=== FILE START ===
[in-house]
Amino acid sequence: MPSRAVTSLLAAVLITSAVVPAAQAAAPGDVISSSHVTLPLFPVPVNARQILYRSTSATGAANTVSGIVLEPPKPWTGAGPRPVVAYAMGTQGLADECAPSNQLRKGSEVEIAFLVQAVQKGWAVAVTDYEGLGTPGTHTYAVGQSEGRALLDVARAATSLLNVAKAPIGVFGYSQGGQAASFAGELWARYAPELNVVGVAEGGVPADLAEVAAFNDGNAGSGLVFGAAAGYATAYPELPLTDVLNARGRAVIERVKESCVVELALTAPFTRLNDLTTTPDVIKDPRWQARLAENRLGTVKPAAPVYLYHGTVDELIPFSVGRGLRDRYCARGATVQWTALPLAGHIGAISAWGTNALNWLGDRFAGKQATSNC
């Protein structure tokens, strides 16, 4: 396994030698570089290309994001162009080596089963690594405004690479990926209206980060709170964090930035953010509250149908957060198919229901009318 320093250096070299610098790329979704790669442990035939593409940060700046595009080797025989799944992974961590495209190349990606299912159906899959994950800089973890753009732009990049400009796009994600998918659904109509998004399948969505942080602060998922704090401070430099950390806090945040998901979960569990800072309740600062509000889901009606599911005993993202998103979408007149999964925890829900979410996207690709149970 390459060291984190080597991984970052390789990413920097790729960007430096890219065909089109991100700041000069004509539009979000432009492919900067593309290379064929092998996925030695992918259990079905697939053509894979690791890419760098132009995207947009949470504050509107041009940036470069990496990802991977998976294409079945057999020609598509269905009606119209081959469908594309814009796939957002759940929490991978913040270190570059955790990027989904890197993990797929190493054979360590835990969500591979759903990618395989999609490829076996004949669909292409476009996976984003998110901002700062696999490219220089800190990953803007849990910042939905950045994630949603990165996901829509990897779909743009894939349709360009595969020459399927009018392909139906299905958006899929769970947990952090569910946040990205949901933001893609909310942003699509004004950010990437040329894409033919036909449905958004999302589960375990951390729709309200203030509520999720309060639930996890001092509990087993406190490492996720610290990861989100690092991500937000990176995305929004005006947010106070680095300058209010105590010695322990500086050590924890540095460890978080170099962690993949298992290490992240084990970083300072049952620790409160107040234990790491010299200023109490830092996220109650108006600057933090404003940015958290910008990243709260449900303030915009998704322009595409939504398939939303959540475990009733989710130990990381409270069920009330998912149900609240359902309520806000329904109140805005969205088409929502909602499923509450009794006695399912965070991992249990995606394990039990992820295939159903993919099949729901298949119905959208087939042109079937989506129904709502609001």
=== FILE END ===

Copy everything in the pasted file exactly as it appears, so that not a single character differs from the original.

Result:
[in-house]
Amino acid sequence: MPSRAVTSLLAAVLITSAVVPAAQAAAPGDVISSSHVTLPLFPVPVNARQILYRSTSATGAANTVSGIVLEPPKPWTGAGPRPVVAYAMGTQGLADECAPSNQLRKGSEVEIAFLVQAVQKGWAVAVTDYEGLGTPGTHTYAVGQSEGRALLDVARAATSLLNVAKAPIGVFGYSQGGQAASFAGELWARYAPELNVVGVAEGGVPADLAEVAAFNDGNAGSGLVFGAAAGYATAYPELPLTDVLNARGRAVIERVKESCVVELALTAPFTRLNDLTTTPDVIKDPRWQARLAENRLGTVKPAAPVYLYHGTVDELIPFSVGRGLRDRYCARGATVQWTALPLAGHIGAISAWGTNALNWLGDRFAGKQATSNC
């Protein structure tokens, strides 16, 4: 396994030698570089290309994001162009080596089963690594405004690479990926209206980060709170964090930035953010509250149908957060198919229901009318 320093250096070299610098790329979704790669442990035939593409940060700046595009080797025989799944992974961590495209190349990606299912159906899959994950800089973890753009732009990049400009796009994600998918659904109509998004399948969505942080602060998922704090401070430099950390806090945040998901979960569990800072309740600062509000889901009606599911005993993202998103979408007149999964925890829900979410996207690709149970 390459060291984190080597991984970052390789990413920097790729960007430096890219065909089109991100700041000069004509539009979000432009492919900067593309290379064929092998996925030695992918259990079905697939053509894979690791890419760098132009995207947009949470504050509107041009940036470069990496990802991977998976294409079945057999020609598509269905009606119209081959469908594309814009796939957002759940929490991978913040270190570059955790990027989904890197993990797929190493054979360590835990969500591979759903990618395989999609490829076996004949669909292409476009996976984003998110901002700062696999490219220089800190990953803007849990910042939905950045994630949603990165996901829509990897779909743009894939349709360009595969020459399927009018392909139906299905958006899929769970947990952090569910946040990205949901933001893609909310942003699509004004950010990437040329894409033919036909449905958004999302589960375990951390729709309200203030509520999720309060639930996890001092509990087993406190490492996720610290990861989100690092991500937000990176995305929004005006947010106070680095300058209010105590010695322990500086050590924890540095460890978080170099962690993949298992290490992240084990970083300072049952620790409160107040234990790491010299200023109490830092996220109650108006600057933090404003940015958290910008990243709260449900303030915009998704322009595409939504398939939303959540475990009733989710130990990381409270069920009330998912149900609240359902309520806000329904109140805005969205088409929502909602499923509450009794006695399912965070991992249990995606394990039990992820295939159903993919099949729901298949119905959208087939042109079937989506129904709502609001």